Cytoskeletons provide valuable information on the composition and organization of the cell's contractile machinery, and in many cases these cell models retain the ability to contract. To quantitate contraction rates, we developed a novel stopped-flow assay permitting simultaneous analysis of thousands of Dictyostelium cytoskeletons within milliseconds of mixing with Mg-ATP. Cytoskeletons were placed in one syringe of the stopped flow apparatus and the appropriate buffer was placed in the second syringe. Mixing with Mg-ATP caused an immediate increase in the absorbance at 310 nm. Rapid fixation of the cytoskeletons during the reaction confirmed that this change in absorbance was highly correlated with contraction of the cytoskeletons. This spectroscopic change was used to measure the effects of temperature, pH, ionic strength, and nucleotides on contraction rate. Treatment with high salt and ATP removed most of the myosin, some actin, and small amounts of minor proteins. These extracted cytoskeletons lost the ability to contract, but after the addition of purified Dictyostelium myosin they regained full function. In contrast, rabbit skeletal muscle myosin was unable to restore contractility, even though it bound to the extracted cytoskeletons. Cytoskeletons prepared from a myosin-null mutant did not contract. Upon the addition of purified ameba myosin, however, they became contractile. These results suggest that filamentous Dictyostelium myosin II is essential for contraction, and that the actin cytoskeleton and associated proteins retain their functional organization in the absence of myosin.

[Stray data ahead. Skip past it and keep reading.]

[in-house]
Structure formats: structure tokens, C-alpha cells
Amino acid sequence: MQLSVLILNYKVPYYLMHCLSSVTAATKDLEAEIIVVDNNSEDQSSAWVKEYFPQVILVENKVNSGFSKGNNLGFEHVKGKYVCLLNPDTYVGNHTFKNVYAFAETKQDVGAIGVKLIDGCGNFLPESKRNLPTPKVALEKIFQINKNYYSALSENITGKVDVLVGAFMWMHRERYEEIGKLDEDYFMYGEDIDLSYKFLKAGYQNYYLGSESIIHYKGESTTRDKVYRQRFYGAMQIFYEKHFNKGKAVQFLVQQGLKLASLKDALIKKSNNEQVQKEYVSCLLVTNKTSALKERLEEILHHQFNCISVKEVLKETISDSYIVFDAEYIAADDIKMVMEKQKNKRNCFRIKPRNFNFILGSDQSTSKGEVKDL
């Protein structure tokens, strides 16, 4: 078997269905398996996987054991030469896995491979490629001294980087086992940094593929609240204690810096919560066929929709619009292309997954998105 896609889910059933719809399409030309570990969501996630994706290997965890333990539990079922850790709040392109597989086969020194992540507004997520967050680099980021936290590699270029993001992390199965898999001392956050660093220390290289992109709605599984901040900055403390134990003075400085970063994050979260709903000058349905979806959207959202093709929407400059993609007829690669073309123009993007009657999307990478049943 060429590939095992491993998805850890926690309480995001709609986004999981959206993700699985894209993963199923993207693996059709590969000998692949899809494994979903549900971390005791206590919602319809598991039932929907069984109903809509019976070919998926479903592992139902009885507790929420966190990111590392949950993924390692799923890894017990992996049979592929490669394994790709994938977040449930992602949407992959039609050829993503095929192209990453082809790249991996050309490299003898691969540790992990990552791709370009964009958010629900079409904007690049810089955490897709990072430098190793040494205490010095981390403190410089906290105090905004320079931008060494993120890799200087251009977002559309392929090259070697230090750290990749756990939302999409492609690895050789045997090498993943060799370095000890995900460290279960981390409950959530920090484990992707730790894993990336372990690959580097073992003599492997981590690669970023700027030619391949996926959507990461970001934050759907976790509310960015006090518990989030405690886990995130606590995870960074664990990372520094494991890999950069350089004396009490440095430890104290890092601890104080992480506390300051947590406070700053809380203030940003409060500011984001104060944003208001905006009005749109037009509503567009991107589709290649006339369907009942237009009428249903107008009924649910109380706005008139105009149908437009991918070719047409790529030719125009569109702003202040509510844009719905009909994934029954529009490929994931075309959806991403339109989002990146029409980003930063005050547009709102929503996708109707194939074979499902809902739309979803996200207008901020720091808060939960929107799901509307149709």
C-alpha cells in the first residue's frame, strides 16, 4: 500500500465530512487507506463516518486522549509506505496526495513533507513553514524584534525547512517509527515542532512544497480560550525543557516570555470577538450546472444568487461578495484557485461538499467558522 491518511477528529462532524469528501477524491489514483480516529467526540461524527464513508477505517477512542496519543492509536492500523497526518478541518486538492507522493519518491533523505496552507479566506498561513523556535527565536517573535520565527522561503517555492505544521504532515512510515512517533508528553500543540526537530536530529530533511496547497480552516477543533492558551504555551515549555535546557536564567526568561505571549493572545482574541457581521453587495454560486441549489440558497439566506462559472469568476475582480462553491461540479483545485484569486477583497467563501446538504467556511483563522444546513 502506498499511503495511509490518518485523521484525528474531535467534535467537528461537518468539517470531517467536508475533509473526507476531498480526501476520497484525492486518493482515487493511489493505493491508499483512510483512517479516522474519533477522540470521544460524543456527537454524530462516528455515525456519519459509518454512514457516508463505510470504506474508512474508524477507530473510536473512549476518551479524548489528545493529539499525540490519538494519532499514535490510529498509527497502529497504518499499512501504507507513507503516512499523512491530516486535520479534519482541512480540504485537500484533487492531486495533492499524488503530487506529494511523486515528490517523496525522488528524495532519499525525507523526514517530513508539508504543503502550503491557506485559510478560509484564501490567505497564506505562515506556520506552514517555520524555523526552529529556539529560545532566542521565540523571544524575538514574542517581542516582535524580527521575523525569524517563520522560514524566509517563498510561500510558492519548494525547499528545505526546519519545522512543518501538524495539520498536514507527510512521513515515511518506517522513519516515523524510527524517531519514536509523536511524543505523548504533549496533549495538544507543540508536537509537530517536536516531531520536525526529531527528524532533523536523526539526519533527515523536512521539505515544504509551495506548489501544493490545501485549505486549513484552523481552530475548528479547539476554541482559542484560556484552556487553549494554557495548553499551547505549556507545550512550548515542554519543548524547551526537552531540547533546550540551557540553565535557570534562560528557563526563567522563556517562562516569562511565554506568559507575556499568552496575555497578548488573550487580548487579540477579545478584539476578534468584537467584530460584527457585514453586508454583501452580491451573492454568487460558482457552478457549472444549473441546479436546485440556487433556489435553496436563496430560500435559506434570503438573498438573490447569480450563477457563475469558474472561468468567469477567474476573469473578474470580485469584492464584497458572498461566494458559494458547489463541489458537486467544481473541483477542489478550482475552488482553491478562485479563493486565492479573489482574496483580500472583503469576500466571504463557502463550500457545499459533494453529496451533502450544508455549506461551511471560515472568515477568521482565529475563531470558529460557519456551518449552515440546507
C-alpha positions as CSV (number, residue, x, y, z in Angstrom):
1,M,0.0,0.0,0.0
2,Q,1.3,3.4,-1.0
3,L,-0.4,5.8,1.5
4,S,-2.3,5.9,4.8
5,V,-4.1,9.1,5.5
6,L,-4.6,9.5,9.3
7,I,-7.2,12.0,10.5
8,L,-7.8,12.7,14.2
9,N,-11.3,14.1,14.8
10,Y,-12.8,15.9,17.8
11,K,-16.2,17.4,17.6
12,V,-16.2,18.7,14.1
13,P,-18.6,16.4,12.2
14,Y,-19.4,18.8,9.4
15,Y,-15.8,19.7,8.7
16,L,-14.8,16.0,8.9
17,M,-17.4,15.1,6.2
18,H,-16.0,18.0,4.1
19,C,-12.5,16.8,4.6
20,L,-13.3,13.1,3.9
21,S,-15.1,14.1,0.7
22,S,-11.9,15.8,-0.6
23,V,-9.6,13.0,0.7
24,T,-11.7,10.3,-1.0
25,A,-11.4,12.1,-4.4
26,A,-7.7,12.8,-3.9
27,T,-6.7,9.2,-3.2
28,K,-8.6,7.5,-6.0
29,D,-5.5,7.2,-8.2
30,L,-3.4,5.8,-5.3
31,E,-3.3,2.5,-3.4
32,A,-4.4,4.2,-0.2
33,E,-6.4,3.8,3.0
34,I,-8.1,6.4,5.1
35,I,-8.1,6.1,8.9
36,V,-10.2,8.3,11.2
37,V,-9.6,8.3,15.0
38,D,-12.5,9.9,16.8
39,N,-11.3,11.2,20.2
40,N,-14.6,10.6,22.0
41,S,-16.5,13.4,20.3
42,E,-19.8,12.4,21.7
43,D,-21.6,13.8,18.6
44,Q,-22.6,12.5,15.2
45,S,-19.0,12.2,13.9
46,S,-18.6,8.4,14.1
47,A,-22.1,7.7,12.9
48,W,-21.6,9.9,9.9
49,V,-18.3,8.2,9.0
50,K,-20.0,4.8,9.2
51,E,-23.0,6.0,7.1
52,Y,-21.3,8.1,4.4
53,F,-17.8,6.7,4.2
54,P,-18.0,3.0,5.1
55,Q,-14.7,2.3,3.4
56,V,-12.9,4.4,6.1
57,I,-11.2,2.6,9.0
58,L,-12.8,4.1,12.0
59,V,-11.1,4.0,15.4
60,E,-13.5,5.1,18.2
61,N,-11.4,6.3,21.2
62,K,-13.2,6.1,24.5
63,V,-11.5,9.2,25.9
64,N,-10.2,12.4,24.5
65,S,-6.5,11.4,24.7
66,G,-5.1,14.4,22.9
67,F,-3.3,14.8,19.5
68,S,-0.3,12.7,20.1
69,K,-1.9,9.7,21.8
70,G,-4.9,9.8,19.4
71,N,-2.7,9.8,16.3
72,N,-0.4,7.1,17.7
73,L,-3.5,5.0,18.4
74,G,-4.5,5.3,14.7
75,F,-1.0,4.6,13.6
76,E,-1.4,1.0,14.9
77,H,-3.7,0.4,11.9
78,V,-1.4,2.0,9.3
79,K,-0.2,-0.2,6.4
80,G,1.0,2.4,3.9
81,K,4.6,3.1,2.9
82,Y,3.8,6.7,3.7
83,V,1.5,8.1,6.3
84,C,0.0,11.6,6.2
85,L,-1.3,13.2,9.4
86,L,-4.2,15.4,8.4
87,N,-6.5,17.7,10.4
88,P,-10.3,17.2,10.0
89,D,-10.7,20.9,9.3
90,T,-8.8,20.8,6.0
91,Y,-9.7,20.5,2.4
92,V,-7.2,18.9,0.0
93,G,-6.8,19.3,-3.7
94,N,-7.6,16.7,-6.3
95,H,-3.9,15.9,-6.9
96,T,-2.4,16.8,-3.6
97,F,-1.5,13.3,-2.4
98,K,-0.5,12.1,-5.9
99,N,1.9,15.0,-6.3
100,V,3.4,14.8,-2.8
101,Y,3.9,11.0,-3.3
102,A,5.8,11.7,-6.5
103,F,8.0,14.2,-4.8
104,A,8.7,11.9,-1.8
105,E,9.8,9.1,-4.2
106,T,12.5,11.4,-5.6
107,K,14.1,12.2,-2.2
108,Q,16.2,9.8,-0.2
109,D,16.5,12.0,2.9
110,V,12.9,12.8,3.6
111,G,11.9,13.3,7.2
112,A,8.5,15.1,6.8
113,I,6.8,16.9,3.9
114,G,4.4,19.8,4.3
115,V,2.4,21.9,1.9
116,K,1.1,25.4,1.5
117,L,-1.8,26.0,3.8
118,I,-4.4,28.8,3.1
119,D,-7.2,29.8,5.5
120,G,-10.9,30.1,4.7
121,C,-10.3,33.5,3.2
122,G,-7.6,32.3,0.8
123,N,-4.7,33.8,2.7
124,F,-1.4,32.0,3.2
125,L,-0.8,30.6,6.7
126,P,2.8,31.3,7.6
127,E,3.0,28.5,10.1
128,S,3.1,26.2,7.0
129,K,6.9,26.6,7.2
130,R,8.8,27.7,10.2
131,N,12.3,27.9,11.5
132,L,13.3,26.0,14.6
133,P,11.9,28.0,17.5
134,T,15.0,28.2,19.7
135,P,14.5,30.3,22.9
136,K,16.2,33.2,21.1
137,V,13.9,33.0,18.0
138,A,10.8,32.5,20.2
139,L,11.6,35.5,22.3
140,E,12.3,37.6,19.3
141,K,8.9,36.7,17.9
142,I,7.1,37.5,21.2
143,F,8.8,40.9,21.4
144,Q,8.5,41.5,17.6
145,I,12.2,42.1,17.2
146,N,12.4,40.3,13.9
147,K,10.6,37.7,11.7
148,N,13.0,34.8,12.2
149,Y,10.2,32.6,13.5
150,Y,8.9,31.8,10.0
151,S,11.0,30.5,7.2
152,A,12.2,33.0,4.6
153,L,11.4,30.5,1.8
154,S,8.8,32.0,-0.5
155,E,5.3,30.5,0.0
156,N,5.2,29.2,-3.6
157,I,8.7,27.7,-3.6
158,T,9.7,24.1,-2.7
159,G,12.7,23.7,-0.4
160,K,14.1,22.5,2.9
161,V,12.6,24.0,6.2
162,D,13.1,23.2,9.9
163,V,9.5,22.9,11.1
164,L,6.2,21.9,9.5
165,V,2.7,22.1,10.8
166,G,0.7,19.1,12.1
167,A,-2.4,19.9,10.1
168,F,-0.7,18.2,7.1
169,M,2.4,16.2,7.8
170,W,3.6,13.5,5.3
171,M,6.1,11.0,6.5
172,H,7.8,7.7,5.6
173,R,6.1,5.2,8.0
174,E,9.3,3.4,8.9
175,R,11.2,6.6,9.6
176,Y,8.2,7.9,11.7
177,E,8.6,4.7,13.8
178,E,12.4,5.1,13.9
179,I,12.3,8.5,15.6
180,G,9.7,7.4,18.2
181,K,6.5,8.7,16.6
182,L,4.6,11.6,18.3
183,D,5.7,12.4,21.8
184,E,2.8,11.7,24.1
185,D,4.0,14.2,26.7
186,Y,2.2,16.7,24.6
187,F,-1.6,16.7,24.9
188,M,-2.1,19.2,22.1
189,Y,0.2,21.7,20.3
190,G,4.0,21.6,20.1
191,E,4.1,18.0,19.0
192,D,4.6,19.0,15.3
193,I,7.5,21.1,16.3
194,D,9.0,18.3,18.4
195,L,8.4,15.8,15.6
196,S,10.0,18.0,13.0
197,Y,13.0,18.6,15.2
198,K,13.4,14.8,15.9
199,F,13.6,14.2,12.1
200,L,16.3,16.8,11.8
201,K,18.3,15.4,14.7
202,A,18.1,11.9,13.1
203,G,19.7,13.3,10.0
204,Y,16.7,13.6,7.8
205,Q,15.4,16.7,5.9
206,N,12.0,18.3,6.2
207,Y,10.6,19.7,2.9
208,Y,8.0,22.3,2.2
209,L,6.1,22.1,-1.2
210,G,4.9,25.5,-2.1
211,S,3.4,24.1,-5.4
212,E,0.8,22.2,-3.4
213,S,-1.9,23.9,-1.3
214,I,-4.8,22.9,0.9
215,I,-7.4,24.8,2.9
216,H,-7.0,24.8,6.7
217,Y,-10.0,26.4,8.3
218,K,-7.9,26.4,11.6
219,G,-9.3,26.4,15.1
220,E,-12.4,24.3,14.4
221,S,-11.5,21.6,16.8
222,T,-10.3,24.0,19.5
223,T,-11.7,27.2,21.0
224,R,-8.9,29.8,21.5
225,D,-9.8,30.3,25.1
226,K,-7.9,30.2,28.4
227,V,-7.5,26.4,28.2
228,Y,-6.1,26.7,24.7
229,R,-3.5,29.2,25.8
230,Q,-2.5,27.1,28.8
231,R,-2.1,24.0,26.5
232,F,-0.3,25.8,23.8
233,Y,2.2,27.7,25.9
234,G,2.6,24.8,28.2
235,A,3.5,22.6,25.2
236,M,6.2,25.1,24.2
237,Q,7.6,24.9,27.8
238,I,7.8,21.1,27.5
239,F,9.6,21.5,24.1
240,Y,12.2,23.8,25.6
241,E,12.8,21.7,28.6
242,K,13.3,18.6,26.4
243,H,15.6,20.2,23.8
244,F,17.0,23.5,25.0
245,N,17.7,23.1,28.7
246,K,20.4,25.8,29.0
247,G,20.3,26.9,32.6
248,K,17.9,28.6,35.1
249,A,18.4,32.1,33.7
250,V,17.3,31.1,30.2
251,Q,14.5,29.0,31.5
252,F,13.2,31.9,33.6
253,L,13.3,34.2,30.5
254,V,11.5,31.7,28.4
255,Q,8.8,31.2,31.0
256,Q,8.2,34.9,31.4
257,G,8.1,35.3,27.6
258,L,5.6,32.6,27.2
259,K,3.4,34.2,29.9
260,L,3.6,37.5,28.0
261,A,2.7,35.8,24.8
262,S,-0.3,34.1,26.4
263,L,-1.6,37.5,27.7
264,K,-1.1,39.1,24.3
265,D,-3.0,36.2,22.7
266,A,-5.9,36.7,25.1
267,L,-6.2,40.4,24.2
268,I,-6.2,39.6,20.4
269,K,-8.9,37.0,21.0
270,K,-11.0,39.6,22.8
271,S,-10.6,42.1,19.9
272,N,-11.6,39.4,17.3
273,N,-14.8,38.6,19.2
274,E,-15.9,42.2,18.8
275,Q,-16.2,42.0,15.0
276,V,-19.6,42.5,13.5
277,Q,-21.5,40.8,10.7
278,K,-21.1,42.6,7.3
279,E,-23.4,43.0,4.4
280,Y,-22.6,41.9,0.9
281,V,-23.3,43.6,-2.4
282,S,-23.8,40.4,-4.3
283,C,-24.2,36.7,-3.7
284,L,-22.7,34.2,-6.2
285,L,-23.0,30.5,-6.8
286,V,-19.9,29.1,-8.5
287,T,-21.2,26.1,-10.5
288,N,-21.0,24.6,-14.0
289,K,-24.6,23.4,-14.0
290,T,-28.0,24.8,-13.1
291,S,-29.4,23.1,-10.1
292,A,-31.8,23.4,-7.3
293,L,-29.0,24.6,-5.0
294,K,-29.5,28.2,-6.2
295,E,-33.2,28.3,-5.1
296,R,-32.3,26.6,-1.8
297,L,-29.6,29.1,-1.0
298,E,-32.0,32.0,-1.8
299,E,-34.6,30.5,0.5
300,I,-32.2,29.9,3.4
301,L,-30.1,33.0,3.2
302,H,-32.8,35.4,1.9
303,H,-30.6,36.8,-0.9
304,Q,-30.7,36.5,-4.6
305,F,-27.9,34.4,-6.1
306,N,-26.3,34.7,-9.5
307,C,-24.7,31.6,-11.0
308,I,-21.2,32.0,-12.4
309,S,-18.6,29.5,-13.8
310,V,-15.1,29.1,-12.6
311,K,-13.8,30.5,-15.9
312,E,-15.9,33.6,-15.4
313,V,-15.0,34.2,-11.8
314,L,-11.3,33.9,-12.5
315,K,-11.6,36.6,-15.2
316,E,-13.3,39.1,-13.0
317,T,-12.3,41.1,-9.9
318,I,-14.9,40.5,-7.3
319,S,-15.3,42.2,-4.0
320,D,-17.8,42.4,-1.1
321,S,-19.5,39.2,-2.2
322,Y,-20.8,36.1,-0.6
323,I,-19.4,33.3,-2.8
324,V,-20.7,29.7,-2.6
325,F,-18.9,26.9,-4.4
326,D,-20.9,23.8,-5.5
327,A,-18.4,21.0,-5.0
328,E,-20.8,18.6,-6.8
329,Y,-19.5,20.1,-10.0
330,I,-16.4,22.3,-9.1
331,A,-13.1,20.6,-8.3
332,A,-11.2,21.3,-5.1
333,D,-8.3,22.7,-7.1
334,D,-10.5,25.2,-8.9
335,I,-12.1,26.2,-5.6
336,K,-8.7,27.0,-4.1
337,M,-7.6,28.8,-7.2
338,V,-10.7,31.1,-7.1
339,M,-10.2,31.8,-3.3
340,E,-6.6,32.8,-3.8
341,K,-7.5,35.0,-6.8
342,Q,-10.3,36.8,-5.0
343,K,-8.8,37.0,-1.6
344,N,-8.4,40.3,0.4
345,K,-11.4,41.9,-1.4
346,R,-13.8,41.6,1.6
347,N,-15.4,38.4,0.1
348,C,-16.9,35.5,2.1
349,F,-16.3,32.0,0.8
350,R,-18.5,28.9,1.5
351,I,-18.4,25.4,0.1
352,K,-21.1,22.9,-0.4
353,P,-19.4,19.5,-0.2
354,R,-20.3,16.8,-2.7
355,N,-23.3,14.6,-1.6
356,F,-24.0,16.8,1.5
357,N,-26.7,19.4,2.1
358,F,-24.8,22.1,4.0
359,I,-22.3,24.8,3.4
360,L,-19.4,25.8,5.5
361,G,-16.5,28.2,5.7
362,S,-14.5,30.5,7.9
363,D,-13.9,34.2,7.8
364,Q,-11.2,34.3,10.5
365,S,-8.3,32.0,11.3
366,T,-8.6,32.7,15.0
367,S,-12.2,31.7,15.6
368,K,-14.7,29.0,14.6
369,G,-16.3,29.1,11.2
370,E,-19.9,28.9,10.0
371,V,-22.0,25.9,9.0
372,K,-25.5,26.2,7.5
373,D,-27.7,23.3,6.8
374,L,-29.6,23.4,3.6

ASJC Scopus subject areas
- Cell Biology